Indigenous labour force status re-visited: factors associated with the discouraged worker phenomenon
Indigenous people are more likely to be discouraged from looking for work than other Australians. Data from the 1994 National Aboringinal and Torres Strait Islander Survey are used to analyse the factors that lead many indigenous people who want to work to not seek work, and hence remain outside the labour force. This article confirms the importance of labour supply factors (including family, cultural and social environmental factors), but also emphasises the interaction between the supply and demand side of the labour market. An important finding is that indigenous people want to work as much as other Australians. This means that policies aimed at increasing the demand for their services are crucial. Two examples of the latter are education and regional development policies. The article also argues that a broader definition of discouraged worker should be considered for all Australians.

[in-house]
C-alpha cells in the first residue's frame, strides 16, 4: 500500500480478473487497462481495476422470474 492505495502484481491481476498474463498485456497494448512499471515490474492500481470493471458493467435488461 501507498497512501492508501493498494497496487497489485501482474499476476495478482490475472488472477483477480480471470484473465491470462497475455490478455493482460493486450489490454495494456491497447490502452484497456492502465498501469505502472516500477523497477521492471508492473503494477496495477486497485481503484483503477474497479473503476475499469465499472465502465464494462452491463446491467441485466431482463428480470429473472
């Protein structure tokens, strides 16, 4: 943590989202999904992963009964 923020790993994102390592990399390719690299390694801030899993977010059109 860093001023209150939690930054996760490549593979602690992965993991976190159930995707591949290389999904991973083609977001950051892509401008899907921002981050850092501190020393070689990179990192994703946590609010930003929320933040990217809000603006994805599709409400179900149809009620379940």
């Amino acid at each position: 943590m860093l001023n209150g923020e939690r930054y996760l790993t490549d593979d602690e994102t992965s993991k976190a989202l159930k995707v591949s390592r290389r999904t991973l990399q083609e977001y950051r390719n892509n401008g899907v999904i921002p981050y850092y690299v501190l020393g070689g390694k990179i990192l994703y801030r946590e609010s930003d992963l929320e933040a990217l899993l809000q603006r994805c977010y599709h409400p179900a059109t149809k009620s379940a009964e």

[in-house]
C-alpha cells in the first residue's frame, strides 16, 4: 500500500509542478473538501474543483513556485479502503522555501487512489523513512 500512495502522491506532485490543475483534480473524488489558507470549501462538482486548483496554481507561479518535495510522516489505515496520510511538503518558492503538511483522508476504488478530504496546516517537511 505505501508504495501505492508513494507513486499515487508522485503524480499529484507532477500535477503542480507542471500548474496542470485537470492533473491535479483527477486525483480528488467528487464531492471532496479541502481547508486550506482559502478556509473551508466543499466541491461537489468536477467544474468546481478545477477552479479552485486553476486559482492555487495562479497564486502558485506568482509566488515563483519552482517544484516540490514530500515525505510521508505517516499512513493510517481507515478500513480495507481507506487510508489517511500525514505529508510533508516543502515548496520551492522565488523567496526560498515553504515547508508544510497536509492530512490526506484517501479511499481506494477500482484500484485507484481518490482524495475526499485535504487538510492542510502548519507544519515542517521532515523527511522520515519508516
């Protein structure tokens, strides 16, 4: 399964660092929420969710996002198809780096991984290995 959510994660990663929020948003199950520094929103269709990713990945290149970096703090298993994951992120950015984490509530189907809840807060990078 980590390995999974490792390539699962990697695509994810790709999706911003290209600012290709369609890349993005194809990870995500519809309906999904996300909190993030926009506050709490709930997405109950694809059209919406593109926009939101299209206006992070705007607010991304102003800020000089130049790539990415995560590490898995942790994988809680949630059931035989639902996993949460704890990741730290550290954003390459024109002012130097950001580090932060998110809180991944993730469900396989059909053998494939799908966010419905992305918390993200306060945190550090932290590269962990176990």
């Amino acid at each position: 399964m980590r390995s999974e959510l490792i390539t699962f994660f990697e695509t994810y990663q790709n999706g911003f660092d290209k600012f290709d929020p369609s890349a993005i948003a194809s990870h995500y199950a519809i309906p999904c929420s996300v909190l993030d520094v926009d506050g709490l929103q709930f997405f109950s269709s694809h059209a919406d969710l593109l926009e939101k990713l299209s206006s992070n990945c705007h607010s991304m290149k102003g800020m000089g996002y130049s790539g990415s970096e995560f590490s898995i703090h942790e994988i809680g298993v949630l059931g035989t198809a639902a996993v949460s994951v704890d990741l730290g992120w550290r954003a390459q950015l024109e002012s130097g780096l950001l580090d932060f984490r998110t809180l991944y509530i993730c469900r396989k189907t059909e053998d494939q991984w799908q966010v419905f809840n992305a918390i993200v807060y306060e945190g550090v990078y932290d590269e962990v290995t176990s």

To our knowledge, this item is not available for
download. To find whether it is available, there are three
1. Check below under "Related research" whether another version of this item is available online.
2. Check on the provider's web page whether it is in fact available.
3. Perform a search for a similarly titled item that would be available.
Volume (Year): 4 (2000-2001)
Issue (Month): 2 (June)
|Contact details of provider:|| Postal: GPO Box U1987, Perth WA 6845|
Phone: +61 8 9266 1744
Web page: http://business.curtin.edu.au/research/publications/journals/ajle/
More information through EDIRC